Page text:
USFSP Alumna Selected as Rangel Fellow, Second in System History

Monica Edwards

Monica Edwards

(Nov. 27, 2018) – USF St. Petersburg alumna Monica Edwards has been recognized by the Charles B. Rangel International Affairs Program as a 2019 Rangel Fellow. Edwards is the second Rangel Fellow in the University of South Florida history.

Honoring distinguished Congressman Charles Rangel, this prestigious graduate fellowship aims to promote greater diversity and excellence in the Foreign Service of the U.S. Department of State. Fellows receive $37,500 annually for a two-year graduate degree in a field of their choice related to the Foreign Service, paid summer internships with a member of Congress in Washington, D.C. and at embassies abroad, professional development training and mentoring from senior Foreign Service Officers.

Rangel Fellows who successfully complete their graduate program and Foreign Service entry requirements receive guaranteed appointments in the U.S. State Department Foreign Service. Fellows commit to working as Foreign Service Officers for at least five years.

Edwards is a 2015 graduate in Politics with minors in Criminology and Legal Studies. At USFSP, she served as Lead Orientation Leader and Lead Resident Assistant and was an active mentor with Big Brothers Big Sisters of Pinellas County. Edwards spent a semester in Washington, D.C., as a legal intern at the Law Office of Cameron Robinson, a position she obtained through the highly competitive Washington Center for Internships and Academic Seminars. After graduation, she assisted the Community Law Program of Pinellas County with managing their office and marketing projects.

Since 2016, she has worked as an English teacher at the Korea Poly School in Daejeon, South Korea. Working in South Korea inspired Edwards to become a Foreign Service Officer.

“Living in Korea built my confidence and ultimately helped me discover what I am capable of accomplishing,” Edwards said. “These experiences fueled my desire to launch a career in international affairs and represent the diversity of America.”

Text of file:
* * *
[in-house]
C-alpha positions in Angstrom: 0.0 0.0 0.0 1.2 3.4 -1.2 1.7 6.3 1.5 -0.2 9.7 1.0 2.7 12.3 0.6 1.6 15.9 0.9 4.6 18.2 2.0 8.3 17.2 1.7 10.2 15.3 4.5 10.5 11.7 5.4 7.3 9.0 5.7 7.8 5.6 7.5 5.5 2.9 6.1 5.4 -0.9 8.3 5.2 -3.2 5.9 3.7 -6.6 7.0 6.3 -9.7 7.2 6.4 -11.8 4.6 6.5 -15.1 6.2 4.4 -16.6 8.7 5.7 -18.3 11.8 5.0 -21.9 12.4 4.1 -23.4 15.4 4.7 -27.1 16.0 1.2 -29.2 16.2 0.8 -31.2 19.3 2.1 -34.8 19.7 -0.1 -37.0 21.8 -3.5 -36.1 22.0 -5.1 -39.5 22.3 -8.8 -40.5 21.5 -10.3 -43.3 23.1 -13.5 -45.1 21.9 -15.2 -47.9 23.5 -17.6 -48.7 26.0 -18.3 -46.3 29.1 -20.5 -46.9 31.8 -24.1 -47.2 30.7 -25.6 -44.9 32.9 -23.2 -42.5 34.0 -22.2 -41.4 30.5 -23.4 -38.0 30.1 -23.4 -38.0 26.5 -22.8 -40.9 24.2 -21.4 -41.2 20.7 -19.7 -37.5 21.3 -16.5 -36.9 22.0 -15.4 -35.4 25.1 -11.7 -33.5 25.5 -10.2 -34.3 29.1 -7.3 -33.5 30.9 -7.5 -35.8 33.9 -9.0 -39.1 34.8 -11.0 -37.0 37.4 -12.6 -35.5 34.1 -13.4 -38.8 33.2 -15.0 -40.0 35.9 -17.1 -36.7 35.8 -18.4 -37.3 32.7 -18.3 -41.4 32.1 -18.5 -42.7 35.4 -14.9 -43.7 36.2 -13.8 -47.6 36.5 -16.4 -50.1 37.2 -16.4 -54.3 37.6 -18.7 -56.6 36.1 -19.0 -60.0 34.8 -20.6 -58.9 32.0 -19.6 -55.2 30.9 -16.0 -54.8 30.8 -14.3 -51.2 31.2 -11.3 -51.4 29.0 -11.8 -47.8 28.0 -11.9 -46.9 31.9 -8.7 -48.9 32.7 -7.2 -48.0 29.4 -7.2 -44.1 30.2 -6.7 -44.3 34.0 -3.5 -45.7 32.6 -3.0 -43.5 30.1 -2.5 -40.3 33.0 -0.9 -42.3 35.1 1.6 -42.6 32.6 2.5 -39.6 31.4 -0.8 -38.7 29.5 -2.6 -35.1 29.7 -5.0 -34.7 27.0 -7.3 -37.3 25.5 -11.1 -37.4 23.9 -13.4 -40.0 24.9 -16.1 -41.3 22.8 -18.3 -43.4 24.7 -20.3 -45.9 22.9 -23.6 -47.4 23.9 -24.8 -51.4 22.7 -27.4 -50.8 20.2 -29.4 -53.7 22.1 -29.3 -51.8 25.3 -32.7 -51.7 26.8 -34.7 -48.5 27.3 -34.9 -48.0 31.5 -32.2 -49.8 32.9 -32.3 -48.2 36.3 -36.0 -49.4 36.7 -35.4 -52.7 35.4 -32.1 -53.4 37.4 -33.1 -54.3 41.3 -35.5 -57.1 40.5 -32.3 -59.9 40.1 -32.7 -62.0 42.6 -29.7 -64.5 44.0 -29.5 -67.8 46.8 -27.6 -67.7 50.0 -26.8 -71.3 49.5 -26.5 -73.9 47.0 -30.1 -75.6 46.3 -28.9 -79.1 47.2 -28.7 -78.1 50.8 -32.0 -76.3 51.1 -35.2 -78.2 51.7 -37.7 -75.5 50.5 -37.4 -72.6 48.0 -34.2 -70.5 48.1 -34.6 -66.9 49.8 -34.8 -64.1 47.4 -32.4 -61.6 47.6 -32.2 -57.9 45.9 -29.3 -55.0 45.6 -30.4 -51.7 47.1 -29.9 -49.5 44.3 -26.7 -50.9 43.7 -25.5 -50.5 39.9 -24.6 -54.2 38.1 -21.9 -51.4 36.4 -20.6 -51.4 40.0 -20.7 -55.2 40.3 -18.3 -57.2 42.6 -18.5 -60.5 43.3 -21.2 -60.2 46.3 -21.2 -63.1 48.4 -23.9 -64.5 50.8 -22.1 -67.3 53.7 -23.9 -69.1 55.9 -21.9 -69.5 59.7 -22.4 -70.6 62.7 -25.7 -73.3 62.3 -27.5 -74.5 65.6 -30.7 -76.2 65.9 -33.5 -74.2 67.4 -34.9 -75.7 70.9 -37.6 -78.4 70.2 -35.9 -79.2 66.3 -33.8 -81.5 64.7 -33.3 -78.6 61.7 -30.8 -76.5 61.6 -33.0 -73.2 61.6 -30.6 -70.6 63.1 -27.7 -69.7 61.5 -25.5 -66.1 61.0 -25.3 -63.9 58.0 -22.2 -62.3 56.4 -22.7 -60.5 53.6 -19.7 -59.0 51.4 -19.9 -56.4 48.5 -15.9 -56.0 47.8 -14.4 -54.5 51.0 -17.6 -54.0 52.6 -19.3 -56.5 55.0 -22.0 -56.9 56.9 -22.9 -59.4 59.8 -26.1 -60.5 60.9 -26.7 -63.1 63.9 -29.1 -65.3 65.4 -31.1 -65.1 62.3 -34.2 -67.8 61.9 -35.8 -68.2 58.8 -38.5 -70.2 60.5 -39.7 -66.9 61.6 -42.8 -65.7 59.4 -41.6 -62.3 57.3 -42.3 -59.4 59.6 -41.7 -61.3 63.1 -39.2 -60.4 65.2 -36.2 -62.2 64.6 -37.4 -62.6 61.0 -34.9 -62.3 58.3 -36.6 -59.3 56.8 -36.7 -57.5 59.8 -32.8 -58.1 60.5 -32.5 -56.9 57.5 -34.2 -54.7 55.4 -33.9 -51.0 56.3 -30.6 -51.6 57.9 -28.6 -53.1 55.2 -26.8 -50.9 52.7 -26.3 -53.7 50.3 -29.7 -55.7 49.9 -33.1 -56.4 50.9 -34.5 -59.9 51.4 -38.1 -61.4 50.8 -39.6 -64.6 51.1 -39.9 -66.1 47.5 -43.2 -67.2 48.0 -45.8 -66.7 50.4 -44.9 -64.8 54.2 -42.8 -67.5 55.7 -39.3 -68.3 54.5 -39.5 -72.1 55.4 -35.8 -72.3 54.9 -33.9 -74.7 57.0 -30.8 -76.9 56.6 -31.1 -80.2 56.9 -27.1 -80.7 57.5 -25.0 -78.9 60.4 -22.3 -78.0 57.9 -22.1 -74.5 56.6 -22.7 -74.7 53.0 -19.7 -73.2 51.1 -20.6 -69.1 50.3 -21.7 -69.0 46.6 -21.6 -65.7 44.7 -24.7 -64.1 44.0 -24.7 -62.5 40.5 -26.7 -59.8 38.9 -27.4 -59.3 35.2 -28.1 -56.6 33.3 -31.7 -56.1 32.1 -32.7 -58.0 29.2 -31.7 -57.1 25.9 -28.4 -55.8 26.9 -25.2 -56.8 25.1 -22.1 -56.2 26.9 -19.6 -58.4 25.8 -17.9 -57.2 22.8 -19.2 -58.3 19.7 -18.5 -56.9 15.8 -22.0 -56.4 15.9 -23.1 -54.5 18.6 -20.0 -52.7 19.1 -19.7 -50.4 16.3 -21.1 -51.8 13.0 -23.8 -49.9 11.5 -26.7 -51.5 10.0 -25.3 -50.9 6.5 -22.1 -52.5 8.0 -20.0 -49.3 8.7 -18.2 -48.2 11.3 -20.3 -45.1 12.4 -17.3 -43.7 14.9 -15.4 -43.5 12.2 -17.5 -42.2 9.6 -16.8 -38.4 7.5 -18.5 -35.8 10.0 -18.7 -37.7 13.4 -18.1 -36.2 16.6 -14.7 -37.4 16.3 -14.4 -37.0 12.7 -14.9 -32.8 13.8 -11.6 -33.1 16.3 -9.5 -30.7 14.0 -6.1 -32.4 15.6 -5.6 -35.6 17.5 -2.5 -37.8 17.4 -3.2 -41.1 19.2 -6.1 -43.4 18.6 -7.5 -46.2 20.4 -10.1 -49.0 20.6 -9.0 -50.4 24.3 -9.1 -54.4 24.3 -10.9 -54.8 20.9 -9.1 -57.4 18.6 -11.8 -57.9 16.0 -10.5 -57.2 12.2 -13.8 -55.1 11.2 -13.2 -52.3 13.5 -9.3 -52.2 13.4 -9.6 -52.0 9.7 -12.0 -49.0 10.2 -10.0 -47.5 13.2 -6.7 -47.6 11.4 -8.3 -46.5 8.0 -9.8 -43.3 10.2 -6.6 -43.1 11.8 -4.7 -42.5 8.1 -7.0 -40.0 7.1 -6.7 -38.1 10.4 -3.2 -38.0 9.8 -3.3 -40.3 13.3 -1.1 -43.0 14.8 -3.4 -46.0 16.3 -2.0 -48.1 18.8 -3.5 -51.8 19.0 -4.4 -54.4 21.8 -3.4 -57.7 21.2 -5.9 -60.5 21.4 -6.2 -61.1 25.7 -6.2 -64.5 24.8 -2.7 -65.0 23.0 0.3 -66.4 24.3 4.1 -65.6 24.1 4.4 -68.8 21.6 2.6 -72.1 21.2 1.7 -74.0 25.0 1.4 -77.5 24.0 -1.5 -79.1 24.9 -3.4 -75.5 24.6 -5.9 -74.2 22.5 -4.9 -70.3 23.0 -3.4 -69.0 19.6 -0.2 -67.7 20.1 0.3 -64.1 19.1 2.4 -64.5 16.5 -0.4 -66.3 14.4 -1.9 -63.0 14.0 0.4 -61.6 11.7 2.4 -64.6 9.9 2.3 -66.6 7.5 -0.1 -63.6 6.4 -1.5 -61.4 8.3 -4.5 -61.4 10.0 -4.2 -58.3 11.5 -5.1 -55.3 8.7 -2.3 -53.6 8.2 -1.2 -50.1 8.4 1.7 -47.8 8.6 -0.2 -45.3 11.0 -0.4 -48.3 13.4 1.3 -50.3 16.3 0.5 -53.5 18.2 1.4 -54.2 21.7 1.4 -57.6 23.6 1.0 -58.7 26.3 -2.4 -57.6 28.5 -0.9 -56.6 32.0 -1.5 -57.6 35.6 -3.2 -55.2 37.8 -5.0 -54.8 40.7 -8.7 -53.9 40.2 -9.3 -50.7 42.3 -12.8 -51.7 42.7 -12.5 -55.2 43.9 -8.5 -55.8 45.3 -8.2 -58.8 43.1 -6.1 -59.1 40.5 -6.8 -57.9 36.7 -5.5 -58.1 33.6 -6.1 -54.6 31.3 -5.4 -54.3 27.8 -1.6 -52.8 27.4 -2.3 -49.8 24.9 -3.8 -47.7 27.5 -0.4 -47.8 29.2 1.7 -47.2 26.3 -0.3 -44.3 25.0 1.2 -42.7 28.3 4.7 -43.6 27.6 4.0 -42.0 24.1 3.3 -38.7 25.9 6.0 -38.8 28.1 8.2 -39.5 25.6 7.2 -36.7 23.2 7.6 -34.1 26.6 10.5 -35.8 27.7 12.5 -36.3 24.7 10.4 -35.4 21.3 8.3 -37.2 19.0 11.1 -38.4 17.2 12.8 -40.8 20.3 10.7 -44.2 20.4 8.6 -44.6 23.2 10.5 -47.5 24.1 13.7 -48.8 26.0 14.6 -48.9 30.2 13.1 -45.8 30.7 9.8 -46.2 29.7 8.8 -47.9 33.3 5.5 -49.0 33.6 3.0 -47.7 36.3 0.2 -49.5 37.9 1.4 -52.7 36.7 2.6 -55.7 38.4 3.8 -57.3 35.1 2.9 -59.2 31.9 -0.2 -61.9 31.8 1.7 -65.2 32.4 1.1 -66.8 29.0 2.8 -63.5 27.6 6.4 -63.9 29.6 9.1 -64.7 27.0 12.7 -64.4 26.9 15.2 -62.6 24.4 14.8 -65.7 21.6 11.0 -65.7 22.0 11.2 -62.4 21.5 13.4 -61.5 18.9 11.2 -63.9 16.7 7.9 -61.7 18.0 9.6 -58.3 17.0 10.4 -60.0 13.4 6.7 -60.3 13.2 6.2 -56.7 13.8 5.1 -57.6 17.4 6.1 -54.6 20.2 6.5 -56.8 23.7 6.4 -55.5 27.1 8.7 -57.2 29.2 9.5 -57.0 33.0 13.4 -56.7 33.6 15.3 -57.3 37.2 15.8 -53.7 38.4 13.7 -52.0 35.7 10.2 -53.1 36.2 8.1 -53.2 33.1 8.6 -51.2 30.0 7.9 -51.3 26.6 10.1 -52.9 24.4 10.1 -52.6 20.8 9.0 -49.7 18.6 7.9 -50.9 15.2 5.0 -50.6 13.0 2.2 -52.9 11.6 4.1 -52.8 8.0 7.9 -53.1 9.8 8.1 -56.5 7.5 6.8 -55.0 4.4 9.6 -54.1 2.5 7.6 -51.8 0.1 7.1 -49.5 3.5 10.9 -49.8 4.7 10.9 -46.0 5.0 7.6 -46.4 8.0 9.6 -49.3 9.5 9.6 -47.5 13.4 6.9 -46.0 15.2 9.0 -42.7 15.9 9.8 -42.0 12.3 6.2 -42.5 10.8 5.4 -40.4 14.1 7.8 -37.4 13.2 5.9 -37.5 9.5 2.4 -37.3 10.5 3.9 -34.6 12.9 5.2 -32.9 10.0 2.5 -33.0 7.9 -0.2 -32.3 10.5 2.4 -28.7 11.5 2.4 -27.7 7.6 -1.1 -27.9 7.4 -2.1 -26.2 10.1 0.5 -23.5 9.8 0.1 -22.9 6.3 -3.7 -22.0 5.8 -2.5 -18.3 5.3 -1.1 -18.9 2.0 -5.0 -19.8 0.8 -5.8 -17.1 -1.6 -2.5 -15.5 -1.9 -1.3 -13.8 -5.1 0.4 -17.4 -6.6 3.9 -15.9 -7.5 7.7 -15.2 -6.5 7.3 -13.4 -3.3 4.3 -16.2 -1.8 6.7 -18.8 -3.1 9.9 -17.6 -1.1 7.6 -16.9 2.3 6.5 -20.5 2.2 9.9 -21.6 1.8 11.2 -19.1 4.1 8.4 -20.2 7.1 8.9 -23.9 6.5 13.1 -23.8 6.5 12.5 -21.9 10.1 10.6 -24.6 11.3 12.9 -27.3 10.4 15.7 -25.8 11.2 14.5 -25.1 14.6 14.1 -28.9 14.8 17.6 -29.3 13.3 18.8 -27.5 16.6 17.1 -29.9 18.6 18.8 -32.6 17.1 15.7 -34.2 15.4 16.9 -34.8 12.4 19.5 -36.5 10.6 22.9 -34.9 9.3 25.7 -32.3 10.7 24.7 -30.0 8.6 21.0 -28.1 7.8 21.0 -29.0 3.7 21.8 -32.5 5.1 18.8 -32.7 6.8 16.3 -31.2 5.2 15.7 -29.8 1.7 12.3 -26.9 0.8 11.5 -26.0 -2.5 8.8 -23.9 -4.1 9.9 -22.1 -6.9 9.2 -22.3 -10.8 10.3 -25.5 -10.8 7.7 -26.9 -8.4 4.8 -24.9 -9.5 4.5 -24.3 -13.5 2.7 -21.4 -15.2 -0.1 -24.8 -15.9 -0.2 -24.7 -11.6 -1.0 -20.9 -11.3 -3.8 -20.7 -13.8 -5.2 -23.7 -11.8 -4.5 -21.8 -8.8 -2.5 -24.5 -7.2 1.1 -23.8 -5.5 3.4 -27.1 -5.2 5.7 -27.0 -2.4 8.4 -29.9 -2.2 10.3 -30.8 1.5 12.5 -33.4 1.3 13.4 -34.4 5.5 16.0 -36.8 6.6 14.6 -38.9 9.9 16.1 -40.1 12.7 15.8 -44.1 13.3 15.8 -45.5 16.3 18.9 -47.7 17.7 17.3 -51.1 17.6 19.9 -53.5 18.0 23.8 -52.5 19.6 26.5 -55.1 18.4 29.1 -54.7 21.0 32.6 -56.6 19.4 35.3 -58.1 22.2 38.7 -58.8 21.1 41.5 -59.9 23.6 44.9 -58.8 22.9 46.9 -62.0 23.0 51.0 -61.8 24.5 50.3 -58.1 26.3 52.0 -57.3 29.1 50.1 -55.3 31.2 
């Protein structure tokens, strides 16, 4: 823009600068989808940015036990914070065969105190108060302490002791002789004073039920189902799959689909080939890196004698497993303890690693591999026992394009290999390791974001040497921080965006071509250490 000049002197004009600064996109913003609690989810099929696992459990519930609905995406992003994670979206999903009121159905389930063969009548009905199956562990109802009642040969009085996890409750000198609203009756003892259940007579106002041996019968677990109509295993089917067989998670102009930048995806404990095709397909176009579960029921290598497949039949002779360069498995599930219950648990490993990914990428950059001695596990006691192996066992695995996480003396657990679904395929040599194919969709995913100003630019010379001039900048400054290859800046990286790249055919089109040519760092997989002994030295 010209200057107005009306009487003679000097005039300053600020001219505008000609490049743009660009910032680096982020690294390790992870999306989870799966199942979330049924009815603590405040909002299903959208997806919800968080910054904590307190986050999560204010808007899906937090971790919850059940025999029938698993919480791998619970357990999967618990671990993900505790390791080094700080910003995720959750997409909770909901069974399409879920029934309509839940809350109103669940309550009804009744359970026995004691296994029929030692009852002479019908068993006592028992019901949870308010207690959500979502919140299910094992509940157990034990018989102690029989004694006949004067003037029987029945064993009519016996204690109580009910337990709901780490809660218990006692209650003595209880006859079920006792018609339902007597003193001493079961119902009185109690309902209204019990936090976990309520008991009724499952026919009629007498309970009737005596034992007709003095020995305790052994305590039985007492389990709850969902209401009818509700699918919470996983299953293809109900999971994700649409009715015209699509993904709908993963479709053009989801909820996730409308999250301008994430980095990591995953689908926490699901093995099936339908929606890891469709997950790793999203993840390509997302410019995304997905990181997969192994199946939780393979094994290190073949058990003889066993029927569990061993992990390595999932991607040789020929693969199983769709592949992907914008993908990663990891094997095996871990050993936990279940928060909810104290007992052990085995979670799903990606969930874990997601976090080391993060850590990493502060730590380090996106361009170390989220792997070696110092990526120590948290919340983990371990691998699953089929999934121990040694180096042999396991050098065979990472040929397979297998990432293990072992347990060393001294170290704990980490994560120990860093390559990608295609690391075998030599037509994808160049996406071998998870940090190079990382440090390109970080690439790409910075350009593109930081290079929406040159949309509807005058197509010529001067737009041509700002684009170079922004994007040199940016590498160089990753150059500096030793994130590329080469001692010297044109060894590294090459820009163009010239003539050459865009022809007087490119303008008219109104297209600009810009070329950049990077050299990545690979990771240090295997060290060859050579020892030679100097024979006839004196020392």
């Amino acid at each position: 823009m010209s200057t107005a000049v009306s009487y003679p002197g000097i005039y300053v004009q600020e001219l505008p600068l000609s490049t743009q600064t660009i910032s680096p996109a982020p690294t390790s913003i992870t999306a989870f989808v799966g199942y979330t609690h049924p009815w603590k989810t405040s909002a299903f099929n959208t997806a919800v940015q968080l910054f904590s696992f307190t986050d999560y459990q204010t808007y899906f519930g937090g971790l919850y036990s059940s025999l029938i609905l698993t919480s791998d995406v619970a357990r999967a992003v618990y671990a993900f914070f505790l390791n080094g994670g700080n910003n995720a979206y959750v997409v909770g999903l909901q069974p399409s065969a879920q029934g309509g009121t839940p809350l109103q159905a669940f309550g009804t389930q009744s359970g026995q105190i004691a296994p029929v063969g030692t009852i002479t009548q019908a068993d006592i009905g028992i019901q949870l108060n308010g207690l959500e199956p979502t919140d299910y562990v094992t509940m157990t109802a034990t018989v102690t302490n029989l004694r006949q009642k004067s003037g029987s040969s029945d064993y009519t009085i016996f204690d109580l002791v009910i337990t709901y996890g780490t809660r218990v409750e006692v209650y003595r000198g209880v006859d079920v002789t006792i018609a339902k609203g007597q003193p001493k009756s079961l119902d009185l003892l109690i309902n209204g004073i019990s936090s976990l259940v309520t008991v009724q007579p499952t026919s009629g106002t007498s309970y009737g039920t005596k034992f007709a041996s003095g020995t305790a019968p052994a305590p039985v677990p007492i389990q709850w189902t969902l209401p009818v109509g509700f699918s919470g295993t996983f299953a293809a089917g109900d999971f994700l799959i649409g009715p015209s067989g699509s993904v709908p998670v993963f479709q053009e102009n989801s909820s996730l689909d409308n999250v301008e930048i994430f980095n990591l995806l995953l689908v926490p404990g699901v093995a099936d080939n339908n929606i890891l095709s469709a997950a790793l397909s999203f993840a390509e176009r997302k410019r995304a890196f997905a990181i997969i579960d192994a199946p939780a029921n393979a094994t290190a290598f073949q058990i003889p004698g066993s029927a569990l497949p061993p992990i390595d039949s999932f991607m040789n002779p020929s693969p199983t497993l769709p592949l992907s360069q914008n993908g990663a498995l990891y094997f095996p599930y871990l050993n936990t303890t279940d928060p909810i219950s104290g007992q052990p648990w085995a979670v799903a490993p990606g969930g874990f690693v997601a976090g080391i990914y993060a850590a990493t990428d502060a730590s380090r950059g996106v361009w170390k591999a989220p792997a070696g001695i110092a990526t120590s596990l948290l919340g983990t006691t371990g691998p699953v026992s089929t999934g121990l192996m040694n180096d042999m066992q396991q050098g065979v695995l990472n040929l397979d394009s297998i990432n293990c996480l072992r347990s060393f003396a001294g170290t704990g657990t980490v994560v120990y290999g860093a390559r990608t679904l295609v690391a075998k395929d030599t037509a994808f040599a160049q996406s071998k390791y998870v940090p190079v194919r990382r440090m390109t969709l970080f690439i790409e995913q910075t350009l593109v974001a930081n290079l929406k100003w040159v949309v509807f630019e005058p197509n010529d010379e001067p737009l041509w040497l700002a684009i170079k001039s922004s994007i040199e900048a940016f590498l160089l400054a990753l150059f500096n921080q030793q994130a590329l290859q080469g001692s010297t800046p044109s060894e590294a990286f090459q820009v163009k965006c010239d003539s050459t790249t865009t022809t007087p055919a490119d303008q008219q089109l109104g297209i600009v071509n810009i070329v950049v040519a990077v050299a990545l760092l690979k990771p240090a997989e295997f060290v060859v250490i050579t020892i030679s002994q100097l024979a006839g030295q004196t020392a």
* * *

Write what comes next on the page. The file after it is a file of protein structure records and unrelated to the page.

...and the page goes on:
As a Rangel Fellow, Edwards will pursue a Master’s in Public Administration, concentrating in International Management. She plans to work as a management officer in the Foreign Service, overseeing embassy operations and establishing positive cross-cultural relationships with locals and host country officials to best serve U.S. interests abroad.

Hundreds of applicants representing institutions across the United States competed for the Rangel Fellowship this year. Sixty applicants were interviewed in Washington, D.C., and thirty fellows were selected.

In preparation for the Rangel Fellowship competition, Edwards worked with Ms. Lauren Bartshe-Hanlen and Ms. Lauren Chambers at the USF Office of National Scholarships (ONS), and Monique Quesada, Diplomat-in-Residence (DIR) for South Florida.

“Working with ONS was a critical part of my application,” Edwards said. “Not only did Ms. Bartshe-Hanlen and Ms. Chambers take the time to really get to know me, but they were also able to help me build a strong application, and turn several of my weaknesses into strengths in the process. ONS was able to provide so much assistance for me that it often felt like I was working with them in person and not from another country.”